Thermospheric/mesospheric temperatures on Venus: Results from ground-based high-resolution spectroscopy of CO 2 in 1990/1991 and comparison to results from 2009 and between other techniques
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We report temperatures in Venus' upper mesosphere/lower thermosphere, deduced from reanalyzing very high resolution infrared spectroscopy of CO 2 emission lines acquired in 1990 and 1991. Kinetic temperatures at ~110km altitude (0.15Pa) are derived from the Doppler width of fully-resolved single line profiles measured near 10.4 μm wavelength using the NASA GSFC Infrared Heterodyne Spectrometer (IRHS) at the NASA IRTF on Mauna Kea, HI, close to Venus inferior conjunction and two Venus solstices. Measured temperatures range from ~200 to 240K with uncertainty typically less than 10K. Temperatures retrieved from similar measurement in 2009 using the Cologne Tuneable Heterodyne Infrared Spectrometer (THIS) at the NOAO McMath Telescope at Kitt Peak, AZ are 10-20K lower. Temperatures retrieved more recently from the SOIR instrument on Venus EXpress are consistent with these results when the geometry of observation is accounted for. It is difficult to compare ground-based sub-mm retrievals extrapolated to 110km due to their much larger field of view, which includes the night side regions not accessible to infrared heterodyne observations. Temperature variability appears to be high on day-to-day as well as longer timescales. Observed short term and long term variability may be attributed to atmospheric dynamics, diurnal variability and changes over solar activity and seasons. The Venus International Reference Atmosphere (VIRA) model predicts cooler temperatures at the sampled altitudes in the lower thermosphere/upper mesosphere and is not consistent with these measurements.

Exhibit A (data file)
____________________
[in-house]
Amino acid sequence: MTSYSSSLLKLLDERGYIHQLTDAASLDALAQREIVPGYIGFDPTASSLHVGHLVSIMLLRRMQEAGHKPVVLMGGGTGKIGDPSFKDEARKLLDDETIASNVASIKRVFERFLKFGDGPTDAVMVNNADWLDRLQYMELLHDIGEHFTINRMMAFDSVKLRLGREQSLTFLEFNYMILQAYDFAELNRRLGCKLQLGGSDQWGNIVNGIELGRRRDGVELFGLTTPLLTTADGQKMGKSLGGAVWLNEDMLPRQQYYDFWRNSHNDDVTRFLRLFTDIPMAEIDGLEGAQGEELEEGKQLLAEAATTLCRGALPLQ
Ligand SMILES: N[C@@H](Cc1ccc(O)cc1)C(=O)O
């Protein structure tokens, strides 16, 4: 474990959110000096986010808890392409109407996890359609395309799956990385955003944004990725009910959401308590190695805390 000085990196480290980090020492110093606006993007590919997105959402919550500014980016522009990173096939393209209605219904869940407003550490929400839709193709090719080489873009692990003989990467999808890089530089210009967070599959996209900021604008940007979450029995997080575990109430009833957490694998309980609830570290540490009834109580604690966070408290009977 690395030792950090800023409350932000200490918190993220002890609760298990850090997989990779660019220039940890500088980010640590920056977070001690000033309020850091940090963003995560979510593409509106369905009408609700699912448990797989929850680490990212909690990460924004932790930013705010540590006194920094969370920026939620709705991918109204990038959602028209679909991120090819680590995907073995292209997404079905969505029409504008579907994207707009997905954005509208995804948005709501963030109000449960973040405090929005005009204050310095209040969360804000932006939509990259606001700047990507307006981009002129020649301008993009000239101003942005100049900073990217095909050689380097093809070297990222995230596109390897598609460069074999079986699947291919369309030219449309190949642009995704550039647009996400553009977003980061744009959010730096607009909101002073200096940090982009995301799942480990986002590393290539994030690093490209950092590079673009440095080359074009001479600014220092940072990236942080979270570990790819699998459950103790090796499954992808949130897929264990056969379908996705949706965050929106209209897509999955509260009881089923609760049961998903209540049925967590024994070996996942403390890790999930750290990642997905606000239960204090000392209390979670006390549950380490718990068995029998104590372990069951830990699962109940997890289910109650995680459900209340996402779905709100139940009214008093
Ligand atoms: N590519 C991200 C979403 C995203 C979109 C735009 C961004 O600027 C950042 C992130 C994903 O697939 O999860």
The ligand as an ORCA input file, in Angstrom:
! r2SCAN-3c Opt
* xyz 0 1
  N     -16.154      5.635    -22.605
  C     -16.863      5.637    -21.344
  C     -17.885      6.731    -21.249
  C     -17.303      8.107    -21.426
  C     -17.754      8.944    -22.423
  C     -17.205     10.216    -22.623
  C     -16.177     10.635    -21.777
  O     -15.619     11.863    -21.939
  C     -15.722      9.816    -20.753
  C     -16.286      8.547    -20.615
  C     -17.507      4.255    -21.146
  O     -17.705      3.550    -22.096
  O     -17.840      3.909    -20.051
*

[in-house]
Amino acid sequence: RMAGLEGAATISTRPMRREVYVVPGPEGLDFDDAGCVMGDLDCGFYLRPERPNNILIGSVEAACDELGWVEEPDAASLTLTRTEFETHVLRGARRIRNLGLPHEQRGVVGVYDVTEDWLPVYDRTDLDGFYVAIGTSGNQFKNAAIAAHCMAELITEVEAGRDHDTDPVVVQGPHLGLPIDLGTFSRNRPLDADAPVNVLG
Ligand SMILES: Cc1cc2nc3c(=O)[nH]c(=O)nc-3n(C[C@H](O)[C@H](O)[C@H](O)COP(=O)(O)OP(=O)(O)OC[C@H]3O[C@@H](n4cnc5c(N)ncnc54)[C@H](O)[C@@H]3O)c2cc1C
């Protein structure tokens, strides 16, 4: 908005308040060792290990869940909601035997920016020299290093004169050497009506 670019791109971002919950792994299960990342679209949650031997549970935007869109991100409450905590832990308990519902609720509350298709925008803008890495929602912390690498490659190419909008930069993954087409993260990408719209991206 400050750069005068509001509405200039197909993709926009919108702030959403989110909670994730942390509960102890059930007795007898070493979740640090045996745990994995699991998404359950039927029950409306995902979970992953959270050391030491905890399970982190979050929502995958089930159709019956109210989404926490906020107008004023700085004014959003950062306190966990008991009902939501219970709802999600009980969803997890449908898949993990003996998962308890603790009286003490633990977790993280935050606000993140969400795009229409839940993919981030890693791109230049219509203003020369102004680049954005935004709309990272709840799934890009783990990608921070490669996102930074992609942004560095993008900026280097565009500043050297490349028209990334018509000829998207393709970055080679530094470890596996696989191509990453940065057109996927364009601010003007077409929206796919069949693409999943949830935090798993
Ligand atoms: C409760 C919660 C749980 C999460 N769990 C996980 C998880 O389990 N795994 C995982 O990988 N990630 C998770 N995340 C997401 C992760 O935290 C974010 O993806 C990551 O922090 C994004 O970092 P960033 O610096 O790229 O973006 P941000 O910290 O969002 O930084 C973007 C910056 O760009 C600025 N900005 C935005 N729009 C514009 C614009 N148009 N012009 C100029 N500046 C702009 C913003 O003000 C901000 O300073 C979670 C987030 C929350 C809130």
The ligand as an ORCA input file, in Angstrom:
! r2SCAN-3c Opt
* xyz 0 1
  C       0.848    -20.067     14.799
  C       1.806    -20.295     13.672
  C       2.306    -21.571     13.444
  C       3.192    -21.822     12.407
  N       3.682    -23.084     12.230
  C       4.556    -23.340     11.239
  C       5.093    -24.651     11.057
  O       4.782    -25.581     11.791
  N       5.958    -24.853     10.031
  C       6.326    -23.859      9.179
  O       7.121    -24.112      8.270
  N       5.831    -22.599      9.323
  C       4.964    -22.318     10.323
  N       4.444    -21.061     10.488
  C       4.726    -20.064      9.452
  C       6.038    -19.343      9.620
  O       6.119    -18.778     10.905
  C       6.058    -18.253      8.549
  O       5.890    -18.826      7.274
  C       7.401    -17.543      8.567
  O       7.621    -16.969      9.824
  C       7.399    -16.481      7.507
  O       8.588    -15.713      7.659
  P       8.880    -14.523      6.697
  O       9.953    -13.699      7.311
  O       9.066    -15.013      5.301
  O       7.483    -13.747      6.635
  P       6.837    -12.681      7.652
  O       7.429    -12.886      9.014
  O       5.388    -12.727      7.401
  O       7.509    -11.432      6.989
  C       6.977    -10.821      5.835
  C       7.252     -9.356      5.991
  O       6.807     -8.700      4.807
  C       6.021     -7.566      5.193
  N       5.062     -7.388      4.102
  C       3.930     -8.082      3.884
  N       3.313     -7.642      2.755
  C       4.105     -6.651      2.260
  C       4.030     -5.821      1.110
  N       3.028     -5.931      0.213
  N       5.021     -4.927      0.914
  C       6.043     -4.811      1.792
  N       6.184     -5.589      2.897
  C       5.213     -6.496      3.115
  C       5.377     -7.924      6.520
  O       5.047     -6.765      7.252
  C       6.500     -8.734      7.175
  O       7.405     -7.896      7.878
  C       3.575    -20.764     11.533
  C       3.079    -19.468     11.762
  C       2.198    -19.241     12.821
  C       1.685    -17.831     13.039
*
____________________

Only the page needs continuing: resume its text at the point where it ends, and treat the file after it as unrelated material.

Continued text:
CitationSonnabend, G.; Krotz, P.; Schmulling, F.; Kostiuk, T.; Goldstein, J.; Sornig, M.; Stupar, D.; Livengood, T.; Hewagama, T.; Fast, K.; Mahieux, A. (2012). Thermospheric/mesospheric temperatures on Venus: Results from ground-based high-resolution spectroscopy of CO 2 in 1990/1991 and comparison to results from 2009 and between other techniques. , Icarus, Vol. 217, Issue 2, 856-862, DOI: 10.1016/j.icarus.2011.07.015.